In another run, an operator was dealing with ballooning issues, which were preventing drilling with conventional methods. Rosenberg says the 2011 job, in 97ft water depth in the central Gulf of Mexico for an unnamed operator, is the first documented case of using liner drilling to mitigate wellbore ballooning, which can be misinterpreted as a well control event.
Ballooning itself, he says, isn’t catastrophic as it is related to the plasticity of the formation. Confusion can arise because when fluid is pumped, the formation will take the fluid, and when the pump pressure is released, the formation gives back that fluid to the wellbore. If this leads the driller to misinterpret the influx as a well control event, the response would likely be to weight up with mud unnecessarily to contain the misdiagnosed kick. However, weighting up too much may result in the operator ‘short setting’ the casing and not meeting construction objectives, Rosenberg explains.
The ballooning interval was evident at 10,900ft, Rosenberg says, and it would not be possible to drill with conventional methods to the planned TD.
‘What liner drilling does is eliminate many of your surge and swab effects because pipe does not have to be tripped in or out of the hole,’ he says. Eliminating the surge and swab effect of tripping pipe elimates the trip margin required for pulling out of hole and additionally reduces losses attributed to tripping pipe in the hole, he adds.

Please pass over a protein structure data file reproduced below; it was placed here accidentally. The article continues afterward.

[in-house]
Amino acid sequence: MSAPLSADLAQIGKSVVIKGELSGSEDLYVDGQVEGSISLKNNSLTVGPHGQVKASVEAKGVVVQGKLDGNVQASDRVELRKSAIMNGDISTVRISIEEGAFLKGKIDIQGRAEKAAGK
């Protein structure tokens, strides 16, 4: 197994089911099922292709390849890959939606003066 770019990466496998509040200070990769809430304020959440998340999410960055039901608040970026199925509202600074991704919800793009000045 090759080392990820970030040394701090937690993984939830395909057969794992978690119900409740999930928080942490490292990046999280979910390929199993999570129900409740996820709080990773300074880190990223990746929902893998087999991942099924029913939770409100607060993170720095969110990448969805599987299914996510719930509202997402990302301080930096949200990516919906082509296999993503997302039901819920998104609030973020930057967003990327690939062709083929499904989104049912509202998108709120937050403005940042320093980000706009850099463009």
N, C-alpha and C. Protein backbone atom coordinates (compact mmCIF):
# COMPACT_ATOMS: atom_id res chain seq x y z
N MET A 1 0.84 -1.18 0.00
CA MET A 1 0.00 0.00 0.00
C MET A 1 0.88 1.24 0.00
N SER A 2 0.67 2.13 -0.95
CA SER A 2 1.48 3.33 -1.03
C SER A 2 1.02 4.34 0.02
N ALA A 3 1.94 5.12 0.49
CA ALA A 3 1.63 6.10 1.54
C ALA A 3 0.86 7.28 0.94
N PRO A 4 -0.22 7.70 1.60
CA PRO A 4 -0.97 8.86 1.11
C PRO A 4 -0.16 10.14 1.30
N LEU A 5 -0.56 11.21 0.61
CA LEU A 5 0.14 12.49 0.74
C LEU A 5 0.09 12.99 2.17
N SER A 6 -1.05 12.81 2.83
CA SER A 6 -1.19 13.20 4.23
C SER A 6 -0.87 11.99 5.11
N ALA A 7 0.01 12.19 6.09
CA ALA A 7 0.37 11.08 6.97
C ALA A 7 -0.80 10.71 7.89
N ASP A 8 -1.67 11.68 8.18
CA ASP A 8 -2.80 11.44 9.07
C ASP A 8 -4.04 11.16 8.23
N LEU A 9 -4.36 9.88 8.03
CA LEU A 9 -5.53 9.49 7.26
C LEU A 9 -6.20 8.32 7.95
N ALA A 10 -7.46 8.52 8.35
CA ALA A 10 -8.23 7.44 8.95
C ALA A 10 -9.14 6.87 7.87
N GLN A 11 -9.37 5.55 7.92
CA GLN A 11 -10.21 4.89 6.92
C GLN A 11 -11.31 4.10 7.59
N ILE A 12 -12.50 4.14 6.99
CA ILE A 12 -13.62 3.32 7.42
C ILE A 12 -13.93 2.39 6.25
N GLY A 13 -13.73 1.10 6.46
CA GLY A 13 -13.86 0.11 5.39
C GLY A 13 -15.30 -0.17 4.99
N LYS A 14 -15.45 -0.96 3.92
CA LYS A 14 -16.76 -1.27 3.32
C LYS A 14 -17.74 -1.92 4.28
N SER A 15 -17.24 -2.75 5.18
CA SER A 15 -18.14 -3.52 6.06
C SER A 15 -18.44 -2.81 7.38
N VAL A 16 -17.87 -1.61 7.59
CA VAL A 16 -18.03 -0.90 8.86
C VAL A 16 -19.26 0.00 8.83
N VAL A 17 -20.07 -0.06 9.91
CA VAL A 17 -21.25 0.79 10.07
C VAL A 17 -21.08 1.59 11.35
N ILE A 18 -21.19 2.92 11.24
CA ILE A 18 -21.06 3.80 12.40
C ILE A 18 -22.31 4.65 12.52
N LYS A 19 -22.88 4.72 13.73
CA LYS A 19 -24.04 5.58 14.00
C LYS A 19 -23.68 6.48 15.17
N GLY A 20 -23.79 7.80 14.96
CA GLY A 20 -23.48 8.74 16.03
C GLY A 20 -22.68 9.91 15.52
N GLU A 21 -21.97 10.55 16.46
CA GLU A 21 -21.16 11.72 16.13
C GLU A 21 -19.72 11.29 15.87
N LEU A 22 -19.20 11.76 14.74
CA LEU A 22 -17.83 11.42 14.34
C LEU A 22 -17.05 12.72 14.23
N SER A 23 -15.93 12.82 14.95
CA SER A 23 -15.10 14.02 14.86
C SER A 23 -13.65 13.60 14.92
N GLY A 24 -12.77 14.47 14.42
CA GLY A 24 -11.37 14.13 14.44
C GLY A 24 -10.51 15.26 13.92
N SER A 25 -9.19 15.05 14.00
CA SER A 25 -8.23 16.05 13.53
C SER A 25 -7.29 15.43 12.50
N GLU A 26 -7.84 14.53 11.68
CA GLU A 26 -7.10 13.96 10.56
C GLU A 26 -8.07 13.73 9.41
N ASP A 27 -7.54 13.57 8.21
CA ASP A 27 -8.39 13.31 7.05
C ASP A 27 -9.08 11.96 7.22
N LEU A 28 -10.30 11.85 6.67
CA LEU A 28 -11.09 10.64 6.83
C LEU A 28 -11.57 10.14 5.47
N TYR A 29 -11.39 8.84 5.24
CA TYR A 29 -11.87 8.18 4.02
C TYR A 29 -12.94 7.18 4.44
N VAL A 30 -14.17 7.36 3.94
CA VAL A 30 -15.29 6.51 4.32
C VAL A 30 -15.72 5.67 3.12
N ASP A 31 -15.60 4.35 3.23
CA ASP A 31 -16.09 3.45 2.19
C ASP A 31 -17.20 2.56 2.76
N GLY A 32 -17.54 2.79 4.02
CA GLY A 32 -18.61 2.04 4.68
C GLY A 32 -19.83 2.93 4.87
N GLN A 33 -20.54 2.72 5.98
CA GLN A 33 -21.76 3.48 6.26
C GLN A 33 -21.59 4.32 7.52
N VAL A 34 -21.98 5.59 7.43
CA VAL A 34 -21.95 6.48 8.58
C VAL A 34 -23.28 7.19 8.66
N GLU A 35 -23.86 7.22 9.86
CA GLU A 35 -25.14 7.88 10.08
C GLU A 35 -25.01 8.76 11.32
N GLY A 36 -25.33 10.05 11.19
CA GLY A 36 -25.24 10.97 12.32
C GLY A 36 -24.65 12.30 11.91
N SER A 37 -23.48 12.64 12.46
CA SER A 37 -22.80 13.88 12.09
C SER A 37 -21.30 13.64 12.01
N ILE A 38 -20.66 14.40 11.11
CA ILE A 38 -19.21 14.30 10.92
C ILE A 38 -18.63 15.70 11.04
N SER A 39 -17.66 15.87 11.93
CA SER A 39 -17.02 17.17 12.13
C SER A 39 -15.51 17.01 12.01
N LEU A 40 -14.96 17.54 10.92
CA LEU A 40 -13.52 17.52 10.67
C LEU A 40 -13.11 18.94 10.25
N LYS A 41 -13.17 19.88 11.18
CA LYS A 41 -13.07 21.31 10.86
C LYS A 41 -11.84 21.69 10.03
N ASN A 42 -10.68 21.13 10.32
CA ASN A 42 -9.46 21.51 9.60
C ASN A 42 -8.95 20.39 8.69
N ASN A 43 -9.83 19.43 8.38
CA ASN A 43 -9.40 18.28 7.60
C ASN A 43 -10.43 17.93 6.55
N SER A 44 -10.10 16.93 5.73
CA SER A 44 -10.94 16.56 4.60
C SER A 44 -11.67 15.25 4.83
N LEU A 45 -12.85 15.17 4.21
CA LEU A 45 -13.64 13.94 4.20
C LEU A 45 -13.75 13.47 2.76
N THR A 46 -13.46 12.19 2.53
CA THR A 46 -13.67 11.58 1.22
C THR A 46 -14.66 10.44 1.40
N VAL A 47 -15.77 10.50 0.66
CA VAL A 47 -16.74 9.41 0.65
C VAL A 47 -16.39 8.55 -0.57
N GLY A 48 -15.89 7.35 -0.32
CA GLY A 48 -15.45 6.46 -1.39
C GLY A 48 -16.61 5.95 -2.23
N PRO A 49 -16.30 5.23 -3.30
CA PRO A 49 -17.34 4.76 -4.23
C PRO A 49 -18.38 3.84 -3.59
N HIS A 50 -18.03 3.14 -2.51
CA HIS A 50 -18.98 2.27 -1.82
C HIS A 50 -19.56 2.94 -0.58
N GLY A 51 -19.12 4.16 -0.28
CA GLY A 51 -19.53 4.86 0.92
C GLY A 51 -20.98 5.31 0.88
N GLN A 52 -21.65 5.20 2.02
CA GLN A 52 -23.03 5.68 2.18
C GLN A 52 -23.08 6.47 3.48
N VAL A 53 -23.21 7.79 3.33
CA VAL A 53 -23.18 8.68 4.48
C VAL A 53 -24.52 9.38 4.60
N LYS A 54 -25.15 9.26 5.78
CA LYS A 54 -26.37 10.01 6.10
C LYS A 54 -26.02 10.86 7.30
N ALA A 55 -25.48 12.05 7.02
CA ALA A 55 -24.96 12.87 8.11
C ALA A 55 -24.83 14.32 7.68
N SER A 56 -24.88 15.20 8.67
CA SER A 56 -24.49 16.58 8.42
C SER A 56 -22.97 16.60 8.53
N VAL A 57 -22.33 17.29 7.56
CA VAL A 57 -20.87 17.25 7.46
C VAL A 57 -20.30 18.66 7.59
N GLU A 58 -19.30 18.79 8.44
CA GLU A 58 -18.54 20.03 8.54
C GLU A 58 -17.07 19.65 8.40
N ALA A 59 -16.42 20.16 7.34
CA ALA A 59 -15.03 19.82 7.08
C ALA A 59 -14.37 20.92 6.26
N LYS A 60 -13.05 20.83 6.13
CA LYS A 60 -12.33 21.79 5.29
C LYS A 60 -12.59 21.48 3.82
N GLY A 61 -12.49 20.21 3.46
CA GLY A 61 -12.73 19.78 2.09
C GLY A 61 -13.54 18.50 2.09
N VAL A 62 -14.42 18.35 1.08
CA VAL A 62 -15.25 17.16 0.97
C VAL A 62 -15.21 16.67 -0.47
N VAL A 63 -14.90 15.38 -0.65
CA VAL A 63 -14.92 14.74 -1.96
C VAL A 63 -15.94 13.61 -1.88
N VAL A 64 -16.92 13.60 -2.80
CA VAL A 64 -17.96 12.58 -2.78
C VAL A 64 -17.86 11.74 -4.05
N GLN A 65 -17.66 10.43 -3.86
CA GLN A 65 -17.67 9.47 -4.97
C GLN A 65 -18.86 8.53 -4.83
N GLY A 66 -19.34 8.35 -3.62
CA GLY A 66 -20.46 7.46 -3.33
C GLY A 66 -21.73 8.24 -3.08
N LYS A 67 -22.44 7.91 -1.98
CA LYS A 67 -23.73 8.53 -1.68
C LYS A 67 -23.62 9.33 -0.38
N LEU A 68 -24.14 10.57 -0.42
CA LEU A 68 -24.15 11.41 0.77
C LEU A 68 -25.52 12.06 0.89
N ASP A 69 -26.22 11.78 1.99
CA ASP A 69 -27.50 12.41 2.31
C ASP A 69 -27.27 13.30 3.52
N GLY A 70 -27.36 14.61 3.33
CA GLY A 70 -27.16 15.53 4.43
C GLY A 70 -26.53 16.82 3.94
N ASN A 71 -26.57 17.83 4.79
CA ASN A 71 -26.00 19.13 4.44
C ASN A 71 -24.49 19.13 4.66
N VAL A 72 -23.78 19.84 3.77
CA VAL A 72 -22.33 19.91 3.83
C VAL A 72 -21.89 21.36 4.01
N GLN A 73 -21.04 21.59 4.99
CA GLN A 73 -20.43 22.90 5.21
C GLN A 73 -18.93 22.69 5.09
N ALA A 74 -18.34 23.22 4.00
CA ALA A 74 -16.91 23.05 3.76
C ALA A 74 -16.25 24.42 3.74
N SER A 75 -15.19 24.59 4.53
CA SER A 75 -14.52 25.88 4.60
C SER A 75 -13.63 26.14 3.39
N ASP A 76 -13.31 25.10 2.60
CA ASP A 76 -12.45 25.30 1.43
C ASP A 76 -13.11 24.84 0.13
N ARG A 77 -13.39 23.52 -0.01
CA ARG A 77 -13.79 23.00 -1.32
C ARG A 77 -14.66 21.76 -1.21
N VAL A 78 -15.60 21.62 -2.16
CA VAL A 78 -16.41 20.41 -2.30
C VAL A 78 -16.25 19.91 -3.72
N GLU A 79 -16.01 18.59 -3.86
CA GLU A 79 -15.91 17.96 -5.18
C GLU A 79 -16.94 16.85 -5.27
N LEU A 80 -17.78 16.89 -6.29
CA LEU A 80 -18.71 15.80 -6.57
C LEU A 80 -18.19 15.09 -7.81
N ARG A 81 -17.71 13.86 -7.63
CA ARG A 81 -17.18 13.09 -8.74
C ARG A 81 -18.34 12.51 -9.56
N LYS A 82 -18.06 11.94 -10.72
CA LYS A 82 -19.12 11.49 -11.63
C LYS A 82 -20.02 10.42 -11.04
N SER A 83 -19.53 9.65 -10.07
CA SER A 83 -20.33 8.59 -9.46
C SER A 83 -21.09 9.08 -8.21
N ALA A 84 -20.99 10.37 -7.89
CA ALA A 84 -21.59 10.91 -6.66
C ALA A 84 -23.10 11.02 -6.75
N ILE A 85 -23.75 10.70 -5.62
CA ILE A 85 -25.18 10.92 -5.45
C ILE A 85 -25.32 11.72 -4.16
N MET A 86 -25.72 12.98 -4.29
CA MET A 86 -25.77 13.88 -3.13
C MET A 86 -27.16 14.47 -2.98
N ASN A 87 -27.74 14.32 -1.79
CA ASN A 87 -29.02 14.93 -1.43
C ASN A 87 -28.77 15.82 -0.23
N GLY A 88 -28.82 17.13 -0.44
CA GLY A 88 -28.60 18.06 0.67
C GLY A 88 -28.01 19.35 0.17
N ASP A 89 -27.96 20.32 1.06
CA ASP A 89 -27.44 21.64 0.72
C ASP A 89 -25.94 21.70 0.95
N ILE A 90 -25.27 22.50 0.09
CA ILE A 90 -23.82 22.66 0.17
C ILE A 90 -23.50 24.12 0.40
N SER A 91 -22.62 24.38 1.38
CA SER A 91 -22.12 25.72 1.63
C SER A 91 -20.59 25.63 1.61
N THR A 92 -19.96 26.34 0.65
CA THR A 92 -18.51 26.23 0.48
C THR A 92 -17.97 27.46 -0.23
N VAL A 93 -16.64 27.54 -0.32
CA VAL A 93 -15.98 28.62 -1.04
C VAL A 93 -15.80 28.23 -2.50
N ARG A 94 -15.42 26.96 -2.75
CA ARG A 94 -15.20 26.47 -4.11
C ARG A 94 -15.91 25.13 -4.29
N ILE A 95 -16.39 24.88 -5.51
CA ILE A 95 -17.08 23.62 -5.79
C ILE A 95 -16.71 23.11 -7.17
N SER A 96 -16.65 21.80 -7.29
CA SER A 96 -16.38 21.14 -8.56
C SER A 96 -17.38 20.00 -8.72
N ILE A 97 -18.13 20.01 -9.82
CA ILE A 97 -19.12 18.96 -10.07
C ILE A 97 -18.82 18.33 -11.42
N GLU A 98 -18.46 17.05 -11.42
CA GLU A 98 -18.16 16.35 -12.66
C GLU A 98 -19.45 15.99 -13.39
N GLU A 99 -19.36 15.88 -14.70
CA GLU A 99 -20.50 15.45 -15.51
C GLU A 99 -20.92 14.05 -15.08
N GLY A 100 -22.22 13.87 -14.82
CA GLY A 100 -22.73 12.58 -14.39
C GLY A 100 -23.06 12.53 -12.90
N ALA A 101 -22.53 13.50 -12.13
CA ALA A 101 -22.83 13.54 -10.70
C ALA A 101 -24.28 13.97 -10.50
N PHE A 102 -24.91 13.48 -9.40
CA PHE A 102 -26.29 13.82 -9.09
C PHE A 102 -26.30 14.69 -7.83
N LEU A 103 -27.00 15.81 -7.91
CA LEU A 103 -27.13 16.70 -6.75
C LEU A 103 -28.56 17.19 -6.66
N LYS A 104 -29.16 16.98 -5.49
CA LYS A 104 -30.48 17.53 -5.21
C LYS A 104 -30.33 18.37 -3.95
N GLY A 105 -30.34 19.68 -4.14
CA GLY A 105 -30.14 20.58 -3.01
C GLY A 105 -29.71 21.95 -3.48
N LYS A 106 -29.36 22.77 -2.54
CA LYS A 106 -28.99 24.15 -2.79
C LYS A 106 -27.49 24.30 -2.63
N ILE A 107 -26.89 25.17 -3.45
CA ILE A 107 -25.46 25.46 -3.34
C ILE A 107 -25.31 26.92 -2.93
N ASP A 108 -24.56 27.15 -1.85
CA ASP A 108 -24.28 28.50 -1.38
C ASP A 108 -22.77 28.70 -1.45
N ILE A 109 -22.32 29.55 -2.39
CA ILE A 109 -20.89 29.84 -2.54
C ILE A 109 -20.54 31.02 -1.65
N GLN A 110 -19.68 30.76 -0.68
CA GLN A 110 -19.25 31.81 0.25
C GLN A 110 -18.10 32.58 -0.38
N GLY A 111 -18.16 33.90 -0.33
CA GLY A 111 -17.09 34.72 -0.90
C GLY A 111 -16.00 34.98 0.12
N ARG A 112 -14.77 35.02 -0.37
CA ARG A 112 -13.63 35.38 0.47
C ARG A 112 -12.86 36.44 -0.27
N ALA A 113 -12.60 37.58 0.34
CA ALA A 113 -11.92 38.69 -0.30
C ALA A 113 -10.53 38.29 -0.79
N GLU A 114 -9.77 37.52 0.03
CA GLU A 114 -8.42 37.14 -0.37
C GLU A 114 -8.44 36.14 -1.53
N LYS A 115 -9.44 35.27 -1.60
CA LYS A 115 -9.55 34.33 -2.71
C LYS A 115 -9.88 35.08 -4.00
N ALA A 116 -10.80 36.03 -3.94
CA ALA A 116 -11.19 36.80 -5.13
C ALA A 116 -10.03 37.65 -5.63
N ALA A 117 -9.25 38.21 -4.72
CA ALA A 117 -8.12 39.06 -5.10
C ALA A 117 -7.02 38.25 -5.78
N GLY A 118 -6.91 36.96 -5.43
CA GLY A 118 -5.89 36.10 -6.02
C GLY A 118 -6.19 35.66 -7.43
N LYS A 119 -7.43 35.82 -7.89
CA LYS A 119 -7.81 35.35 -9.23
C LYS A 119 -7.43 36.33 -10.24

The revised drilling plan called for setting the whipstock at 9516ft in existing 95/8in casing, drilling a conventional 81/2in hole, and building the angle to 60° while drilling to to 10,982ft. At that point, the conventional drilling assembly came out, and a 7in x 95/8in liner with 7in x 81/2in Defyer DPC 513 drillable casing drilling bit was run.
‘We maintained the hole inclination of 60° and the azimuth of 143° over the 337ft liner drilled interval,’ Rosenberg says, noting liner drilling went down to 11,320ft. He says no wellbore ballooning was evident on connections. The liner top packer was set and subsequent logs showed the casing bit was at an acceptable TD, eliminating a contingency 5in liner, he says.
There were partial fluid returns.
‘Attempts to convert the shoe were unsuccessful . . . because we were not pumping fast enough to effectively clean the hole, and we think solids fell in around the bit, precluding the ability for the bit’s PDC cutter blades to displace into the annulus,’ Rosenberg says. ‘Because hole cleaning was not under optimal conditions, we could not convert the blades to the annulus.’
He says pumping any faster could have posed the potential for lost circulation, thereby hurting the chances of getting to an acceptable depth. The drilling from the mat cantilever jackup reached acceptable depth, however, so the drill shoe didn’t have to be drilled out.
‘When used, it has profound ramifications,’ Rosenberg says of liner drilling. Weatherford has carried out nearly 20 of the roughly four dozen liner drilling jobs that have been done since the technology’s inception. OE